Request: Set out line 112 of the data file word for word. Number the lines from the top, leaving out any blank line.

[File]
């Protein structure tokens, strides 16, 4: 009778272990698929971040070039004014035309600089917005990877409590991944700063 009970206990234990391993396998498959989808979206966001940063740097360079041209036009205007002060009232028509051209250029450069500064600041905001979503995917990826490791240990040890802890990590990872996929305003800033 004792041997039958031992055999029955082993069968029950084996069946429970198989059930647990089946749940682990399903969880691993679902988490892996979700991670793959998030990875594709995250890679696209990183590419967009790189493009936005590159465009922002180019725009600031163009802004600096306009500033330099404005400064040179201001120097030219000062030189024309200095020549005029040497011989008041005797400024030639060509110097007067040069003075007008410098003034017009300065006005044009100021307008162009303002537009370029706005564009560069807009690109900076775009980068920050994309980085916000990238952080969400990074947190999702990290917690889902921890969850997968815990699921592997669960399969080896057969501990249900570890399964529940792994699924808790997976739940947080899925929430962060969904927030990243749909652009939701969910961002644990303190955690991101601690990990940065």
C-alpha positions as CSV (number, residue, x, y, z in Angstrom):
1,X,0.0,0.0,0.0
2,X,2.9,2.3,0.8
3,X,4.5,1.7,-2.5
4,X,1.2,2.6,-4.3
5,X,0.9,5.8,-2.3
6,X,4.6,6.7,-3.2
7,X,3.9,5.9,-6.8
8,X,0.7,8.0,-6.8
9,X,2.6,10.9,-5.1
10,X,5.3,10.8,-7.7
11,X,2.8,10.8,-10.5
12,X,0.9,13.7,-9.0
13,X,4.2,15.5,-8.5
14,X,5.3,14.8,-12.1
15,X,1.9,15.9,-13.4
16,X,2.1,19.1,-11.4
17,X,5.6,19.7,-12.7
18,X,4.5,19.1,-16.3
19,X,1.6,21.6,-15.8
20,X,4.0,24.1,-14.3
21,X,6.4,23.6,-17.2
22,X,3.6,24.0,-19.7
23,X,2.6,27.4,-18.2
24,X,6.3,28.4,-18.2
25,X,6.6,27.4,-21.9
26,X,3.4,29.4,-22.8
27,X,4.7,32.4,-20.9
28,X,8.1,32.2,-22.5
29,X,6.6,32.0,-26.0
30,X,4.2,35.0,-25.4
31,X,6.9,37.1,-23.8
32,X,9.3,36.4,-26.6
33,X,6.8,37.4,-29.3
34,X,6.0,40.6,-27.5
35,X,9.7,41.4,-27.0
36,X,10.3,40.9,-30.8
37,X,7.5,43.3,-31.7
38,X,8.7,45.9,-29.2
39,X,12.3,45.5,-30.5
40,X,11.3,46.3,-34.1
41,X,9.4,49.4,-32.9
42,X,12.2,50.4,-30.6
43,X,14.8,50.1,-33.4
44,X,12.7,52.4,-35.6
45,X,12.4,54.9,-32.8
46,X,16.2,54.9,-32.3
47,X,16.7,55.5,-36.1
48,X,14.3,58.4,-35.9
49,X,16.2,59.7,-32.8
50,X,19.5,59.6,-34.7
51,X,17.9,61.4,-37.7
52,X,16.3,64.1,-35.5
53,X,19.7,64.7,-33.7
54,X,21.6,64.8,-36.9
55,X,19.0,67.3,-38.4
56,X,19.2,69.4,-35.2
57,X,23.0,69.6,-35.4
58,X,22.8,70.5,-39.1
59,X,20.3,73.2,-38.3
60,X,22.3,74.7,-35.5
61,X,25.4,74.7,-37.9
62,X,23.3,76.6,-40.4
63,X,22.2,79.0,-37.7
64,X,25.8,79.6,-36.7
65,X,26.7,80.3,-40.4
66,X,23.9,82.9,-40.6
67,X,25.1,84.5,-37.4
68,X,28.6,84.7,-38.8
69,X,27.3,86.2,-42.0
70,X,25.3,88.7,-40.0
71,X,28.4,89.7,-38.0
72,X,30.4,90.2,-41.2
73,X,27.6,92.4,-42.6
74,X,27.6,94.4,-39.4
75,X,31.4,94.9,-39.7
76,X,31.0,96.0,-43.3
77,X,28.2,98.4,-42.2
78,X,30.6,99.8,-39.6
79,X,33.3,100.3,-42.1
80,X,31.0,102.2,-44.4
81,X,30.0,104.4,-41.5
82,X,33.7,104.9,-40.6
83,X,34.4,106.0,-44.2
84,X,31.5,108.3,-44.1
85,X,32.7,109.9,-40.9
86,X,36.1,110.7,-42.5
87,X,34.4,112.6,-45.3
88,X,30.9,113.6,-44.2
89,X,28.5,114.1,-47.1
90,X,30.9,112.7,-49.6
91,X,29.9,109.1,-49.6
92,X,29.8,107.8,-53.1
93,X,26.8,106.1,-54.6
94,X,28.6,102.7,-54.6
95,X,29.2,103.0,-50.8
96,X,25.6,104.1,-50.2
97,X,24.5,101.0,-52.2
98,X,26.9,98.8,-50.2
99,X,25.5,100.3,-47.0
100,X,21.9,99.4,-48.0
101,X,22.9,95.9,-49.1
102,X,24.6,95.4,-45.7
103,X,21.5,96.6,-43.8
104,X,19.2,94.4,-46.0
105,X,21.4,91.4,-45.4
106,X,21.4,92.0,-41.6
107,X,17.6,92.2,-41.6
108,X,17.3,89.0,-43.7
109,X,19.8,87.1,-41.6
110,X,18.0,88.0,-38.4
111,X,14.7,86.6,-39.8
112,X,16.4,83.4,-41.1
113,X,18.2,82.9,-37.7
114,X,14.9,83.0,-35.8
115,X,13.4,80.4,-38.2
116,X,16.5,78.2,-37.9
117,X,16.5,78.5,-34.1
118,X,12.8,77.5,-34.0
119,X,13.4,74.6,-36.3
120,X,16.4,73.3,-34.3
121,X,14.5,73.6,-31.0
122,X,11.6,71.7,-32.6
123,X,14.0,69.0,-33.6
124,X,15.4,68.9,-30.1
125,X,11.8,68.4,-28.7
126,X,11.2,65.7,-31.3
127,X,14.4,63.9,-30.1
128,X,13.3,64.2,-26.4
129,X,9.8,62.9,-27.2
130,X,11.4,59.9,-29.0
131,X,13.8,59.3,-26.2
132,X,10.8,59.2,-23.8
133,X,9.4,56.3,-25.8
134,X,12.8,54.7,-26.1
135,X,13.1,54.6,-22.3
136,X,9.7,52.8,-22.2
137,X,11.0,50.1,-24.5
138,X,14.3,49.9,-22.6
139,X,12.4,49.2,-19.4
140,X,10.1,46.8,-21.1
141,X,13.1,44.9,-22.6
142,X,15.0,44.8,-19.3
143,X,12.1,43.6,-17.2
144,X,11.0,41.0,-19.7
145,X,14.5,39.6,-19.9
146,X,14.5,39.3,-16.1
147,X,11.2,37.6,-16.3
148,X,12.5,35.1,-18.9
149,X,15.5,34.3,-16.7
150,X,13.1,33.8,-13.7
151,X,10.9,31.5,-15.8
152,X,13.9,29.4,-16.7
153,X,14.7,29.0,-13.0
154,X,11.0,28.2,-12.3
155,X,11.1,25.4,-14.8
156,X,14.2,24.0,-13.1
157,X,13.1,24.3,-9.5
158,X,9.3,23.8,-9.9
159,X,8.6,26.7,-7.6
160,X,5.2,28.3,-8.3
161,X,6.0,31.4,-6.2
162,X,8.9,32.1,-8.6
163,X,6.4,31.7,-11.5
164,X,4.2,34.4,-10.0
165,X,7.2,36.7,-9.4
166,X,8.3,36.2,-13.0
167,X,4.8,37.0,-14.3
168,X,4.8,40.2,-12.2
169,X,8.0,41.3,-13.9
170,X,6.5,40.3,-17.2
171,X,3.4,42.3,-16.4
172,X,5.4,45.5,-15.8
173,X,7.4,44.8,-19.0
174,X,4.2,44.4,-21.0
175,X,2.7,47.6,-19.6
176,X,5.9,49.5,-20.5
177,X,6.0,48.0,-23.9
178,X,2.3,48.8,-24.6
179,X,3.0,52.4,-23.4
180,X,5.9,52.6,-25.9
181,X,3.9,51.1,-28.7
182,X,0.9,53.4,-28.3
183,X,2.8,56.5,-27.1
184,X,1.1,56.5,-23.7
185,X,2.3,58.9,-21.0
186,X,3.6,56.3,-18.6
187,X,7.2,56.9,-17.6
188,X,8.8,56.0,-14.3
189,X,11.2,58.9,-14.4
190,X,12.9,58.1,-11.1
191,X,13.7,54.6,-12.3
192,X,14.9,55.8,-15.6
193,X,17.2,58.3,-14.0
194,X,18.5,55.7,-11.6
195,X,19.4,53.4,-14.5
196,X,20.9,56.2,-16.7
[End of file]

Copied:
110,X,18.0,88.0,-38.4